Ice Cube: We were still trying to find out what we should be really rhyming about. It took a minute to really sum that up on what we tried to do. It was kind of before I found my niche, what kind of style that I was going to stick with. We hadn’t formed N.W.A, technically, when that song was recorded. It was just really making sure we were clear with what we wanted to say. We didn’t have any beats. Dre would make the beats after he heard the rhyme. It wasn’t anything really to rap to; it was kind of just beats in my head. He liked the first verse, but I didn’t have a second verse, so I had to go write it and complete the song.

It was a cautious tale. Dope dealing wasn’t gloried like it is now. It was actually a warning song. I was about 16, 17 years old. Wrote it at my house in my bedroom and was super motivated. After the success of “Boyz-N-The Hood,” I knew if I did this right, it was going to become a record. I was amped up. That’s probably why it took me a minute, because I was concentrating so hard to get every line right.



"Hell & Back"
Up & Away

"Uh, let’s take it to the ground/Don’t too many make it coming through our town/Looking for a detour nowhere to be found/When the pressure’s on seems nobody’s around/Uh, but I won’t let them see me sweat/Yeah, it took a little time, but can’t really be upset/Long way to the top, I can barely see the steps/Yeah, they sleeping on me still, but I barely need to rest/See me standing here, head high, face up/I don’t need no X-ray, show you what I’m made of/Tell ’em I paid my dues and you can check the pay stubs/Never had a chance so I had to go and make one, say some/You can tell them that I’ve been through Hell and back, but I’m home/Can’t really complain when it’s the life that I chose/Sacrificed it all and everything that I owned/Say, 'What doesn’t kill me can only make me stronger'"

This Verse Was Difficult To Write Because:
Kid Ink: I think it was one of those records where it was my first time really stepping outside the box of not being personal, not being vulnerable to giving off who Kid Ink is as a person and not just as an artist, and where I came from, the grind. I never really grew up as, “I’m gonna talk about the sad stuff.” I always tried to make my music more fun. But I feel like that’s one of my biggest records because I really got personal and really told a story of where I came from and the grind. I wrote the hook one day and the hook spoke to me.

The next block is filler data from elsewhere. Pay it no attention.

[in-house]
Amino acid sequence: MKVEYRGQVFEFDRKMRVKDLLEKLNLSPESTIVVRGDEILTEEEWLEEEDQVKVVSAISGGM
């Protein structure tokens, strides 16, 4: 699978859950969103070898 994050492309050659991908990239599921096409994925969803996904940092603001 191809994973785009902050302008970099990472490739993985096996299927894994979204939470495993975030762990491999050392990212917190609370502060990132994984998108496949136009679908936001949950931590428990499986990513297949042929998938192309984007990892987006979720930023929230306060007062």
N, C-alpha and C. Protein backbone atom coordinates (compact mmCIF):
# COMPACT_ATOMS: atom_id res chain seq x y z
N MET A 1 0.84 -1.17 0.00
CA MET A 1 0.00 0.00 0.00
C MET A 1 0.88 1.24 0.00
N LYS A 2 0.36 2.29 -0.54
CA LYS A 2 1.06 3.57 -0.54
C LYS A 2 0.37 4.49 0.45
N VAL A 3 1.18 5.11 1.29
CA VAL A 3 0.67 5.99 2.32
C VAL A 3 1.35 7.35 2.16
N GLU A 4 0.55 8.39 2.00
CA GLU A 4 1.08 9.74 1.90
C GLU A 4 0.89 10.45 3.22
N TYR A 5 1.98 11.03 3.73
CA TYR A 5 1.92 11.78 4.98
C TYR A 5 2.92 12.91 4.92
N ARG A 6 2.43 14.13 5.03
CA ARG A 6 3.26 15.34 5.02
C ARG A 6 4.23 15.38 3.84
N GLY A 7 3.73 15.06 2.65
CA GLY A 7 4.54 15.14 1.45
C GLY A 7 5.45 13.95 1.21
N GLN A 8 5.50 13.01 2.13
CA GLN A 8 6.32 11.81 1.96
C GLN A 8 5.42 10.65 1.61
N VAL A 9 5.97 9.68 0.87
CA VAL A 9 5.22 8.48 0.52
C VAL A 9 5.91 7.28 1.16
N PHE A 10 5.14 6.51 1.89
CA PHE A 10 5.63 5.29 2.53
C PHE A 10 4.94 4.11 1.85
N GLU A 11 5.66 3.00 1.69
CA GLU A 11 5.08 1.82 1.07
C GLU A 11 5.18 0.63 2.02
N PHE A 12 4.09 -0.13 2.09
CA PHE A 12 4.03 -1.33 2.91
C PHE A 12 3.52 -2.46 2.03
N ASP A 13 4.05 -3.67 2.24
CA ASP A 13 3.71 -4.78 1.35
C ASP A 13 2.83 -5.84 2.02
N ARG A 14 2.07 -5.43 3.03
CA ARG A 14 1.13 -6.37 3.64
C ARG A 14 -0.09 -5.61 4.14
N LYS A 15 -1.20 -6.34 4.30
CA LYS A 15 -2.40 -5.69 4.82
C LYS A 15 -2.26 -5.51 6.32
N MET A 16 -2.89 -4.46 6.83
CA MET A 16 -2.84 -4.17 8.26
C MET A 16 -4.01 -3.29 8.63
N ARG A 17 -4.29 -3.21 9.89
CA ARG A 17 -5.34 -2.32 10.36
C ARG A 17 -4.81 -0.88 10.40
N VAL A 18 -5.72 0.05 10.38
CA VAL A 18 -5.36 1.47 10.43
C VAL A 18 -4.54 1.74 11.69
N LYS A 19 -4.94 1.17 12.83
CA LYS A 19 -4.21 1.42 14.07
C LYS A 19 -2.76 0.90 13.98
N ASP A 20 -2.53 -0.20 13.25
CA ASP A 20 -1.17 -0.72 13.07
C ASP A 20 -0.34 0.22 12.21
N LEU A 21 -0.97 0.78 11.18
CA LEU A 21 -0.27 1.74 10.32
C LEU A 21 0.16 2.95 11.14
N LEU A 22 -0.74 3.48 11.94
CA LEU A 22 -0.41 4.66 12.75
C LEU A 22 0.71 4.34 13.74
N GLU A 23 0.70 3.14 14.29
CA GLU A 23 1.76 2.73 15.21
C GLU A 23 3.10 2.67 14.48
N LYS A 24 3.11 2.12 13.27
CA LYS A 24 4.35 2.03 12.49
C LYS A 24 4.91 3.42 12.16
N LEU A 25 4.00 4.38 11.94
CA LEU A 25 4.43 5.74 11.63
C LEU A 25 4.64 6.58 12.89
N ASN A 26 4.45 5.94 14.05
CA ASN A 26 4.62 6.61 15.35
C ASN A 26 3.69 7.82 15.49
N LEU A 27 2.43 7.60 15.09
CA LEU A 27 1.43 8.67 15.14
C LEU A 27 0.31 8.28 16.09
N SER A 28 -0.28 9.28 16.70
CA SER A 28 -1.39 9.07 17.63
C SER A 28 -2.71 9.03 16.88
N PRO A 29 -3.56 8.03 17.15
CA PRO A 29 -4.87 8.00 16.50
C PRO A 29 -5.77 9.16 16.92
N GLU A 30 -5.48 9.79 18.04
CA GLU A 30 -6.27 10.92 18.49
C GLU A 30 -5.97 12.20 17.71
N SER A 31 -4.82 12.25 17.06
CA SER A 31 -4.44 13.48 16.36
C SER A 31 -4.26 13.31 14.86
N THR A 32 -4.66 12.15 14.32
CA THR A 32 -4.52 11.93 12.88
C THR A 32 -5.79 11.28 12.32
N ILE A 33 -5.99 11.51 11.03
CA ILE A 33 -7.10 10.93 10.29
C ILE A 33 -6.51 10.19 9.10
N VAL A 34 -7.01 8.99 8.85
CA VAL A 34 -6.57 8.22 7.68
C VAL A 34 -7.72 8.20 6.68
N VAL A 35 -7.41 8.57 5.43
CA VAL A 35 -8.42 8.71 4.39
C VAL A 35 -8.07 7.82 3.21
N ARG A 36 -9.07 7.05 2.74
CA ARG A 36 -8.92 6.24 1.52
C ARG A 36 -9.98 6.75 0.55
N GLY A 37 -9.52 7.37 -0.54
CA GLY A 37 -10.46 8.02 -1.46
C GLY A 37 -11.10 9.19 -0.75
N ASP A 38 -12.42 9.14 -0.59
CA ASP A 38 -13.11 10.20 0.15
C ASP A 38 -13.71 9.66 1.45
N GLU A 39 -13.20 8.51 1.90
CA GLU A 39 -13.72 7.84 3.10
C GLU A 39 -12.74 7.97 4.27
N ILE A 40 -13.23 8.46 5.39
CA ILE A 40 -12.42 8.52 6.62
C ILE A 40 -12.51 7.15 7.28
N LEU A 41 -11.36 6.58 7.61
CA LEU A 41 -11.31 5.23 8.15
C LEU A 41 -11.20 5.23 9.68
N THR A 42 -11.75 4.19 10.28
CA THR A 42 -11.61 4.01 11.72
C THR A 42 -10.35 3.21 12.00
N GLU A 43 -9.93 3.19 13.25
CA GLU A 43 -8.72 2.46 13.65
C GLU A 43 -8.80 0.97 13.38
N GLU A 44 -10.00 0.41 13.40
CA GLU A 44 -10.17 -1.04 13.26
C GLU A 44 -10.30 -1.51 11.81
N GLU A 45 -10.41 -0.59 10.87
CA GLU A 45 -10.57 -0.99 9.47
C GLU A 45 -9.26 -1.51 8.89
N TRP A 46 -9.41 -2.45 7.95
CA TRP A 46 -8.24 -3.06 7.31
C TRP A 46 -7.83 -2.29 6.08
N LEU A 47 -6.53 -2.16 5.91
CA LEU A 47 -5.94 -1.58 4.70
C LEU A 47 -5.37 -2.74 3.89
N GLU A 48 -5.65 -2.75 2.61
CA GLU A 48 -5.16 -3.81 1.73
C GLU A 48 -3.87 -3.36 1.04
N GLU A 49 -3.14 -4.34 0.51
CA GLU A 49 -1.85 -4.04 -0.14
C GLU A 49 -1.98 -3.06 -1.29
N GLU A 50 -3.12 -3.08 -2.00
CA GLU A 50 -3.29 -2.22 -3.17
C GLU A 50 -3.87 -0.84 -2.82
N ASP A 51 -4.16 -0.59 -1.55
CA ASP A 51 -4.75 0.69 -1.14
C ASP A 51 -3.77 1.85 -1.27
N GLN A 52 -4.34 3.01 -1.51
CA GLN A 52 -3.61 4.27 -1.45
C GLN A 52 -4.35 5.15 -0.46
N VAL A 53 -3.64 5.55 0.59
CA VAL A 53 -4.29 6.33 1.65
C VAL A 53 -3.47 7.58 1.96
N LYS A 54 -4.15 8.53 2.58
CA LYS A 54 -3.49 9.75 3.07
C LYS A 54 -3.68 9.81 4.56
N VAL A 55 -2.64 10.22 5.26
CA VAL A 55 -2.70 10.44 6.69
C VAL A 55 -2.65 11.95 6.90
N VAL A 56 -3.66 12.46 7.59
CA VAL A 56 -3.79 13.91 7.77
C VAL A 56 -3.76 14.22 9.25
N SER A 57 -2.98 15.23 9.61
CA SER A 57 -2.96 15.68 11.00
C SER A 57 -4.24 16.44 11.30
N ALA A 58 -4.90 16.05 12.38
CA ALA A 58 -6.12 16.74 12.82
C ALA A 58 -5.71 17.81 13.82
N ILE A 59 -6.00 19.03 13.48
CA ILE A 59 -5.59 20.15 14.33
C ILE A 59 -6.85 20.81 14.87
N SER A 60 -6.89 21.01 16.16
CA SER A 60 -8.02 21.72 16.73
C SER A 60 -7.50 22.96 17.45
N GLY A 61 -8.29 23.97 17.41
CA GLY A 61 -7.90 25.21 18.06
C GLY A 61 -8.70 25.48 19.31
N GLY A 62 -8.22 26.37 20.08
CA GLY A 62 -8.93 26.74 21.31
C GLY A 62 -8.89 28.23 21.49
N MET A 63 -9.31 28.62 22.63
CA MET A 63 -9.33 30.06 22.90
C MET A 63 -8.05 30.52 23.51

It was the last song I did for the project. I remember going to the studio three times, trying to go in on this verse, doing it one time and it not being good enough. And just having that moment where I could really let go and talk about anything. After getting it done, I understood how to make those records.



"Cold Rock A Party (Bad Boy Remix)" featuring Missy Elliott
Bad As I Wanna B
Verse One

"So what’s your status? I be the baddest/B to hit the scene since the gangsta lean/I’m all ears, so what you got to say?/I hope you bubblin’ it, baby, now bubblin’ it my way/Let it rain, ain’t no salt up in the game/Still want you the same, ain’t a thing changed/Instead of knockin’ boots we be kickin’ down Gortex/Except it ain’t raw sex/Roughnecks throw your hands in the air/Let me hear you say, 'Oh yeah'/Trust you me I’ll blow up shop/About to blow the roof right off of hip-hop"

This Verse Was Difficult To Write Because:
MC Lyte: What I wrote first wasn’t used. At that point Puffy told me, “Lyte, you making too much sense. Just do sporadic thoughts. One thing doesn’t have to connect.” The school from which I hail from you make sense, things coincide with the other because you’re speaking to someone. When you’re walking down the street it’s like, “Oh, I got to pick up some mail,” just sporadic thoughts. But when you’re speaking to someone and actually trying to communicate and get a message across, it’s usually done in full sentences. So that was a little challenging, but once I understood what he wanted, I was able to write it in two seconds because it was just a bunch of thoughts that had no string or no tie with one another. For me, that was a little abstract to think of.

When you listen to the lyrics for “Cold Rock A Party,” it’s just me talking smack. There’s a whole lot of my lyrics where I try to be contrary to the message, whatever that message is. Whether I’m the baddest one on the mic or there’s a poor kid succumbing to all the stress in his life and wanting to take himself out. Whatever the thing is. But “Cold Rock A Party,” it’s just rhetoric.